Sen. John Fetterman (D-Pa.) has long made the homeless man look his signature style, even since becoming a U.S. Senator. While many Americans find it insulting to the institution of the Senate, Fetterman shows no sign of ditching the sweatshirt and baggy shorts for something more professional and befitting a U.S. Senator.
Last week, Fetterman showed just how much contempt he has for dressing for his job when he joined Sens. Ed Markey (D-Mass.) and Peter Welch (D-Vt.) for a press conference on the ongoing debt ceiling negotiations. Under normal circumstances, Fetterman’s struggle with reading from his prepared remarks would be the most notable aspect of the event. But what truly caught people’s attention was his appearance as he delivered his remarks at the podium dressed in a white Carhartt sweatshirt and black shorts. In contrast, he was flanked by Markey and Welch, who wore suits.
Fetterman has sported a sweatshirt and baggy shorts since long before becoming a Senator. While most people probably assumed he’d grow up and start presenting himself more professionally, it appears he has no intentions of abandoning his signature style.
And, naturally, the Associated Press seems to think this is a good thing. The AP noted that before he checked himself into Walter Reed for clinical depression, Fetterman actually did dress formally while walking the halls of the Senate, but he has returned to his signature style of hoodies and gym shorts following his discharge. Despite the expectation for male senators to wear jackets and ties on the Senate floor, Fetterman has found a way around it.
According to the report, Fetterman “votes from the doorway of the Democratic cloakroom or the side entrance, making sure his “yay” or “nay” is recorded before ducking back out. In between votes this past week, Fetterman’s hoodie stayed on for a news conference with four Democratic colleagues in suits, the 6-foot-8 Fetterman towering over his colleagues.”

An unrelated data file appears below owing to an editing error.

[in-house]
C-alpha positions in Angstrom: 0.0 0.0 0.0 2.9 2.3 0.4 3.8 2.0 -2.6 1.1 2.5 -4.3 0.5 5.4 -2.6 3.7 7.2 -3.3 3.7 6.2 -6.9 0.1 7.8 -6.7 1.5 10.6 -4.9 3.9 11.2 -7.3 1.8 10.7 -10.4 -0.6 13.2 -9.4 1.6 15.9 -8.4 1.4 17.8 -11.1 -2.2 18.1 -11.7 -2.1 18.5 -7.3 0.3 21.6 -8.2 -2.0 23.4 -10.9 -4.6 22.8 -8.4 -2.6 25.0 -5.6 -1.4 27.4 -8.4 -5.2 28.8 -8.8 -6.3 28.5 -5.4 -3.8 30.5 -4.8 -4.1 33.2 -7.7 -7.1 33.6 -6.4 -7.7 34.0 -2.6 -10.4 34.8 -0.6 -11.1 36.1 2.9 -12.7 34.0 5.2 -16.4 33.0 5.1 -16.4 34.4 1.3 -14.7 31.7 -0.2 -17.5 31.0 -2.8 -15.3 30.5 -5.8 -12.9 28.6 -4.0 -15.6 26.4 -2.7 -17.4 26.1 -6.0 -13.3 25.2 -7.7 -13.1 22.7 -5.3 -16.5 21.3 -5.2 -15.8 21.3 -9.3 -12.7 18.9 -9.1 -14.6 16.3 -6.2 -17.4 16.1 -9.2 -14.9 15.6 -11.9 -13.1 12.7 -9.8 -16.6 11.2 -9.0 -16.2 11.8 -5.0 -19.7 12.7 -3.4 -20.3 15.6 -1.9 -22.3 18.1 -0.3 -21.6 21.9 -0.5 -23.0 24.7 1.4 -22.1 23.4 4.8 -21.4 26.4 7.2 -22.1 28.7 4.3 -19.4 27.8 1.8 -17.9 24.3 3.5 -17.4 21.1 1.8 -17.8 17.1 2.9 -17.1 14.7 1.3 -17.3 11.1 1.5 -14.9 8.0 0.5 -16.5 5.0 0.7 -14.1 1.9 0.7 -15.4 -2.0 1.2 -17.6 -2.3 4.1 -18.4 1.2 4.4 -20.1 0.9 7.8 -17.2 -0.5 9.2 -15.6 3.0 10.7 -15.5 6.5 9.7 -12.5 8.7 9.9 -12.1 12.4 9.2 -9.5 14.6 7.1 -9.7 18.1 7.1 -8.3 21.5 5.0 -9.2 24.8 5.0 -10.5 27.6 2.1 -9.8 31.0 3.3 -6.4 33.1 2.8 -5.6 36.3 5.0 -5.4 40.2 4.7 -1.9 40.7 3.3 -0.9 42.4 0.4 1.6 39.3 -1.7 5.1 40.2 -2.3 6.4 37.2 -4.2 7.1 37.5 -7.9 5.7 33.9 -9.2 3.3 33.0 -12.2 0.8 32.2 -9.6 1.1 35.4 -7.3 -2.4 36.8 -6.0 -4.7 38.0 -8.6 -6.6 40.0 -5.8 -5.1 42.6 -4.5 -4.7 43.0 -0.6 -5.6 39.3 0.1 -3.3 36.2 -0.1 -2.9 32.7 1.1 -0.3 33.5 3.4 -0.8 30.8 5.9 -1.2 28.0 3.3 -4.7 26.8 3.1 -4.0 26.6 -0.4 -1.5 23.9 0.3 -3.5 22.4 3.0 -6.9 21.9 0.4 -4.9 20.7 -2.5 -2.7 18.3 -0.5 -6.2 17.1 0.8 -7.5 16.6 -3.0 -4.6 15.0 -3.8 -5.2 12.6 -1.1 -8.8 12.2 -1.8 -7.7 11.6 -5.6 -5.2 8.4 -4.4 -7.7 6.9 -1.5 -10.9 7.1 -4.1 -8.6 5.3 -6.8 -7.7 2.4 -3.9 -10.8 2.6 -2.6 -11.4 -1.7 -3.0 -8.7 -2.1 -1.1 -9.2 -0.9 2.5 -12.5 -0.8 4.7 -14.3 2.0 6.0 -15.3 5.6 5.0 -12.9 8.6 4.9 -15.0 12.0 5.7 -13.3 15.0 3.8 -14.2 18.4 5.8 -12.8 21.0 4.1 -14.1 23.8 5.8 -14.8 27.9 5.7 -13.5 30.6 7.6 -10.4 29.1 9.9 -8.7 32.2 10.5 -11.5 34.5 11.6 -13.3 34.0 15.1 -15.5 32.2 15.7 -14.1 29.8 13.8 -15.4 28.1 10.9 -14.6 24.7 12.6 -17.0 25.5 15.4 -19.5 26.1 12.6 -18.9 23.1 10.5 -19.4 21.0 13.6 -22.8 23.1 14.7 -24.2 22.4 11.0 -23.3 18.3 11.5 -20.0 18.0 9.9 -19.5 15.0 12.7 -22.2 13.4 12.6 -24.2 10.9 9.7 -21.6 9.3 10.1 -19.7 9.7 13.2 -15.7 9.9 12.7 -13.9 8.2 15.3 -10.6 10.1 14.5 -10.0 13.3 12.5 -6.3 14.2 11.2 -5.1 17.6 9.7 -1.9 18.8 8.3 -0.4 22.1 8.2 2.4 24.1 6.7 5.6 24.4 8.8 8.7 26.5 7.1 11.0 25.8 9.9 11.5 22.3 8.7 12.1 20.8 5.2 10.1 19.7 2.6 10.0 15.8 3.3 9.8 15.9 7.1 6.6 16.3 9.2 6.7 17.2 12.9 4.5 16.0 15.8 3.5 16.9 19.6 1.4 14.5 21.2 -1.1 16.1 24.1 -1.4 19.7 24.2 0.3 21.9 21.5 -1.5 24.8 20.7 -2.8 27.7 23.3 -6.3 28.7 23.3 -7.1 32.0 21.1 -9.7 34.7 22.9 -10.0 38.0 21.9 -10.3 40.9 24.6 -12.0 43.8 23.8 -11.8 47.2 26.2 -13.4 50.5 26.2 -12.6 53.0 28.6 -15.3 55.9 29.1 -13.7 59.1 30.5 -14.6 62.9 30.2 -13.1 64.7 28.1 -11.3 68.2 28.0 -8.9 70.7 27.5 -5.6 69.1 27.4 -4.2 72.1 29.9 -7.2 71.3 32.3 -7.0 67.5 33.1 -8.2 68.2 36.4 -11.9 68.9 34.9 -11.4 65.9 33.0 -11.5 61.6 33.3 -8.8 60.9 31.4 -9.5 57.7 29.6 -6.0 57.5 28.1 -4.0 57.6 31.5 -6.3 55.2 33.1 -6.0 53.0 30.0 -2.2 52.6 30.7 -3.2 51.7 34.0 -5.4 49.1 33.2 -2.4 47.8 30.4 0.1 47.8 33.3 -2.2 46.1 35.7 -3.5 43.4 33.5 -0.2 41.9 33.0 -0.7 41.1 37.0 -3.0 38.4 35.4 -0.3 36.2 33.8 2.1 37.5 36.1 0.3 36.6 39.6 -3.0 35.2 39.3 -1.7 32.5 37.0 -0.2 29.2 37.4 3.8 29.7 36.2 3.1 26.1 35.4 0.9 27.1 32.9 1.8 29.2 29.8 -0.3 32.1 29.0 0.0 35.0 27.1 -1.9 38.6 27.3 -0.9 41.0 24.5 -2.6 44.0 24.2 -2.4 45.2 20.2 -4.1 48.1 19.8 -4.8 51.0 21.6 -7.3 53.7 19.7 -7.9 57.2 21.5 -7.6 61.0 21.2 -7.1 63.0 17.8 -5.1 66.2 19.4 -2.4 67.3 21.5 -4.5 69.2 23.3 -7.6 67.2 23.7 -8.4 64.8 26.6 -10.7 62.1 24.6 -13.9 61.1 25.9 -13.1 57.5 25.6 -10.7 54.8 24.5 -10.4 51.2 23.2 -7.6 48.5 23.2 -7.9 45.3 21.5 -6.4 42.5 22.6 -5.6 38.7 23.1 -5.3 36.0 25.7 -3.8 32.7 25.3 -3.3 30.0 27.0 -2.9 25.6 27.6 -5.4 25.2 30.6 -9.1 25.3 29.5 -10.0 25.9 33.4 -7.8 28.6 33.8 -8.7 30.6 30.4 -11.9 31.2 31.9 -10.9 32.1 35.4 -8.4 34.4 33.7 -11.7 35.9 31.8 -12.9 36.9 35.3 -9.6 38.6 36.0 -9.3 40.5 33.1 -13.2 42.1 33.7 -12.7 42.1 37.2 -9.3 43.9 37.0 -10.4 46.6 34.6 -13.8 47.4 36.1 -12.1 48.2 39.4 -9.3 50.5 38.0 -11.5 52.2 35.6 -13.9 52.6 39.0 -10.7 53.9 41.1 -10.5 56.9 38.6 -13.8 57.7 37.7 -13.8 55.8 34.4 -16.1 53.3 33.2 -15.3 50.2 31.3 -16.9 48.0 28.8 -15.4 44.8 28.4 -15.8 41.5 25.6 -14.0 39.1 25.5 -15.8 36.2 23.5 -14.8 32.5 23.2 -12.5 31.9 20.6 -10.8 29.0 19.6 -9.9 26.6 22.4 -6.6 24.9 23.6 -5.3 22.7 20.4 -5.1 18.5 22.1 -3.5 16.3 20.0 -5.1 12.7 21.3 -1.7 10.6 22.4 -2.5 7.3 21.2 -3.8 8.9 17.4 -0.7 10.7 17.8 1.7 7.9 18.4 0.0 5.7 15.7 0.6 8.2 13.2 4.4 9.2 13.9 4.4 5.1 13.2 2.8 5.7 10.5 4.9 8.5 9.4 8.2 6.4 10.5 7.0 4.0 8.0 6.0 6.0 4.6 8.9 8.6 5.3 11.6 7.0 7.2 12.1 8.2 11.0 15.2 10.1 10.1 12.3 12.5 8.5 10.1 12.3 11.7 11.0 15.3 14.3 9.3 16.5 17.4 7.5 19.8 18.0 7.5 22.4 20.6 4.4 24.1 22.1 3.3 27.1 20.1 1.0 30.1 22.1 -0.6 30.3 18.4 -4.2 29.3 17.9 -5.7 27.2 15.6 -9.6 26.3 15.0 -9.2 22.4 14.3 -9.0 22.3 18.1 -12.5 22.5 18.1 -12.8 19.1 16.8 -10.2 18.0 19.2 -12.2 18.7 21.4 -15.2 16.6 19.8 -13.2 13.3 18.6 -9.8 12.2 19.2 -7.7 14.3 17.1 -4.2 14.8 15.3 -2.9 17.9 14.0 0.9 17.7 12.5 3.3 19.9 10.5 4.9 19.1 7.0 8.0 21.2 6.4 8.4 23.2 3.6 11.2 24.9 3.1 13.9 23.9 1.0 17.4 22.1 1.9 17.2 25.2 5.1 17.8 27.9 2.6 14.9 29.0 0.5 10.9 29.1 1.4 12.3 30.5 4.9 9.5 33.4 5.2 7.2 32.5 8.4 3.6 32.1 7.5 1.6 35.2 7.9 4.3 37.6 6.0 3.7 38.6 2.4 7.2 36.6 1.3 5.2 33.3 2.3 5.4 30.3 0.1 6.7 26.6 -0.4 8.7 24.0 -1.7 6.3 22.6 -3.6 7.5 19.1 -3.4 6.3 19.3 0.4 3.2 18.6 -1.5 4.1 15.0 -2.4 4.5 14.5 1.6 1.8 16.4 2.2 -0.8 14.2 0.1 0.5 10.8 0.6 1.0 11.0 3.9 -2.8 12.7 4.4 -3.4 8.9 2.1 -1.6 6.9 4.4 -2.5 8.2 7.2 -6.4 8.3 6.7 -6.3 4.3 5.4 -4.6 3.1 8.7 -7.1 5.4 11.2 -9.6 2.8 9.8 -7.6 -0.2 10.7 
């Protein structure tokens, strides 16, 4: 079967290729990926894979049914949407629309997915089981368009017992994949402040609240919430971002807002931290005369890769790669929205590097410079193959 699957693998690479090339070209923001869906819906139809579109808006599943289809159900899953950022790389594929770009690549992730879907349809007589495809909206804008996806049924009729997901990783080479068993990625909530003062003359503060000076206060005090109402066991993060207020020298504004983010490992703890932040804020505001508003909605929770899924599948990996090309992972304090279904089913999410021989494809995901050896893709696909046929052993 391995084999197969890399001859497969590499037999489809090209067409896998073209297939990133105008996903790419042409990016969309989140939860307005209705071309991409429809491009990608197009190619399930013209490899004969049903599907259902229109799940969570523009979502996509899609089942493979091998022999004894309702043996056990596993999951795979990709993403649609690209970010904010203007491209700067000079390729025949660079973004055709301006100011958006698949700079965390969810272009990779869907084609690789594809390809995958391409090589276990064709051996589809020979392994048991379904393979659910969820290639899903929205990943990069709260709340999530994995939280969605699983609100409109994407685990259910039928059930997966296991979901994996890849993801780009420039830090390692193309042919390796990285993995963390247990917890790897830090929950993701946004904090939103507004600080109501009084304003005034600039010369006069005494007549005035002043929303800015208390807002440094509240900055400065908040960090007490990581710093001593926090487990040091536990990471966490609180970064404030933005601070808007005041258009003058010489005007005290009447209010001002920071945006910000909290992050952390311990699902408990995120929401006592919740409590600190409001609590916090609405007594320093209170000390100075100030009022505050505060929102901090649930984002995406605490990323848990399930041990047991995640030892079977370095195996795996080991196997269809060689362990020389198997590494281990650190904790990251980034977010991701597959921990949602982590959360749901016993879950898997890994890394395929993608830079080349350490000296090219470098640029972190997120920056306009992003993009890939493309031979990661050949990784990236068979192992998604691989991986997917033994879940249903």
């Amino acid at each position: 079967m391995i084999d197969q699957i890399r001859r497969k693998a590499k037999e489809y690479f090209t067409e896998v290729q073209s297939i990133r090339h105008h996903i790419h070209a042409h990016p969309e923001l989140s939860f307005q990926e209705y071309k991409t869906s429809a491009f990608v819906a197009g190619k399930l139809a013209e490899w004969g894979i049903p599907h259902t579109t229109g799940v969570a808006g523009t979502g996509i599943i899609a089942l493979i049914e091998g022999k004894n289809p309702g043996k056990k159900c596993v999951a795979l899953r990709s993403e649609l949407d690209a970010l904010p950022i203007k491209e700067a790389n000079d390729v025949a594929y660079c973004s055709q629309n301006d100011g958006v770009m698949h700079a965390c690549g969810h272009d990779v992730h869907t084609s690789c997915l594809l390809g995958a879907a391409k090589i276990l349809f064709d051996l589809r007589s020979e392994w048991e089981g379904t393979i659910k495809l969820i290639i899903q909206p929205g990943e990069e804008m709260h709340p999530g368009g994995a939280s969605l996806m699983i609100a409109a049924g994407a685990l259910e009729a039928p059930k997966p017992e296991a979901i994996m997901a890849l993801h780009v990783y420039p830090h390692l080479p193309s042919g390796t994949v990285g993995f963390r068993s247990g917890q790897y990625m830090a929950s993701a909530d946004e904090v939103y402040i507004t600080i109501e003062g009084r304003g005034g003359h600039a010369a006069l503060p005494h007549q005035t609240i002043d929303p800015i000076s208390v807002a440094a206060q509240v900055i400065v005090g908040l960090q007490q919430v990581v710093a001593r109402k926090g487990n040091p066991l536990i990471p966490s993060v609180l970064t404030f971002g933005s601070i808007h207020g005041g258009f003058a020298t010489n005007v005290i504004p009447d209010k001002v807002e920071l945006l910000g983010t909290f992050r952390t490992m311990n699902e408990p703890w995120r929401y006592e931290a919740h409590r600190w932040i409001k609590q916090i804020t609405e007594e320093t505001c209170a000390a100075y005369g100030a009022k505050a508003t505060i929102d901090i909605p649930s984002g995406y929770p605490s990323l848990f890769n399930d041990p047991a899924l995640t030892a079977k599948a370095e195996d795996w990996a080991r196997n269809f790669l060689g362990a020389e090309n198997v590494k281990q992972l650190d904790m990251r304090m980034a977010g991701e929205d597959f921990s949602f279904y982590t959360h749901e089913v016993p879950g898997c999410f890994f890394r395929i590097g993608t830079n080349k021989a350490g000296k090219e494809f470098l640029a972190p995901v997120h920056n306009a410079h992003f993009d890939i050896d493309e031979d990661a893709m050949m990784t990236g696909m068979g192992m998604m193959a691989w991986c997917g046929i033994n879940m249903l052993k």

It’s true that in the grand scheme of things, there are bigger fish to fry. But the way the Associated Press tries to celebrate this as some sort of great new trend is baffling and frankly absurd.
Related: How Long Does the Media Think It Can Cover for Fetterman’s Cognitive Impairment?
According to the AP, Fetterman’s homeless look is “redefining fashion in the stuffy Senate.”
“The senator’s staff had originally asked him to always wear suits, which he famously hates,” the report admits. “But after a check with the Senate parliamentarian upon his return, it became clear that he could continue wearing the casual clothes that were often his uniform back at home in Pennsylvania, as long as he didn’t walk on to the Senate floor.”
I’m so glad that Fetterman’s biggest priority is finding ways to avoid wearing suits. He spent months asking the people of Pennsylvania to send him to the U.S. Senate, and now he can’t be bothered to clean up and dress the part, so much so he’ll literally vote from the doorway just to avoid wearing a suit? It reminds me of how on Seinfeld, George Constanza infamously spent more energy pretending to look for a job to stay on unemployment than actually looking for a job. By prioritizing his personal “style” over professional standards, Fetterman undermines the seriousness and integrity of the Senate. It leads me to question not only his commitment to his job but also his mental health.